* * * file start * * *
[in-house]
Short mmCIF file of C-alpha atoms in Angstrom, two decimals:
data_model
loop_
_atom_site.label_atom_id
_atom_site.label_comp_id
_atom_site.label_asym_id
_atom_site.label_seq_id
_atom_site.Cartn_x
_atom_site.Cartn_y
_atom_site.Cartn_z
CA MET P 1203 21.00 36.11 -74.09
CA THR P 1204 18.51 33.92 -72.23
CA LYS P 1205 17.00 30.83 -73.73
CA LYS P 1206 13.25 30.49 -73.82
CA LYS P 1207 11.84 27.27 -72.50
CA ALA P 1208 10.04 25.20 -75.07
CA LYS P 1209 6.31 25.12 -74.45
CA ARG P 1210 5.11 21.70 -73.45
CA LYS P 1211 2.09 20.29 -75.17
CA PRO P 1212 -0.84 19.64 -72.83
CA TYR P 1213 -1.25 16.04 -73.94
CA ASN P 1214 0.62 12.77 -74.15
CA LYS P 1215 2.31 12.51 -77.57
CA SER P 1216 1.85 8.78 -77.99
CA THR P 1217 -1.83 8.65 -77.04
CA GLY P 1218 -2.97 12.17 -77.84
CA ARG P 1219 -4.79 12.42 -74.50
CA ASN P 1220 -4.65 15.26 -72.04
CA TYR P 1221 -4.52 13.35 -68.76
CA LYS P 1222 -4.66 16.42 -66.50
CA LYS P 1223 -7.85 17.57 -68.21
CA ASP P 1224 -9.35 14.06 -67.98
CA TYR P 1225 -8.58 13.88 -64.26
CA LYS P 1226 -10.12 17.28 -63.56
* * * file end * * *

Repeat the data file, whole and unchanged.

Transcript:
[in-house]
Short mmCIF file of C-alpha atoms in Angstrom, two decimals:
data_model
loop_
_atom_site.label_atom_id
_atom_site.label_comp_id
_atom_site.label_asym_id
_atom_site.label_seq_id
_atom_site.Cartn_x
_atom_site.Cartn_y
_atom_site.Cartn_z
CA MET P 1203 21.00 36.11 -74.09
CA THR P 1204 18.51 33.92 -72.23
CA LYS P 1205 17.00 30.83 -73.73
CA LYS P 1206 13.25 30.49 -73.82
CA LYS P 1207 11.84 27.27 -72.50
CA ALA P 1208 10.04 25.20 -75.07
CA LYS P 1209 6.31 25.12 -74.45
CA ARG P 1210 5.11 21.70 -73.45
CA LYS P 1211 2.09 20.29 -75.17
CA PRO P 1212 -0.84 19.64 -72.83
CA TYR P 1213 -1.25 16.04 -73.94
CA ASN P 1214 0.62 12.77 -74.15
CA LYS P 1215 2.31 12.51 -77.57
CA SER P 1216 1.85 8.78 -77.99
CA THR P 1217 -1.83 8.65 -77.04
CA GLY P 1218 -2.97 12.17 -77.84
CA ARG P 1219 -4.79 12.42 -74.50
CA ASN P 1220 -4.65 15.26 -72.04
CA TYR P 1221 -4.52 13.35 -68.76
CA LYS P 1222 -4.66 16.42 -66.50
CA LYS P 1223 -7.85 17.57 -68.21
CA ASP P 1224 -9.35 14.06 -67.98
CA TYR P 1225 -8.58 13.88 -64.26
CA LYS P 1226 -10.12 17.28 -63.56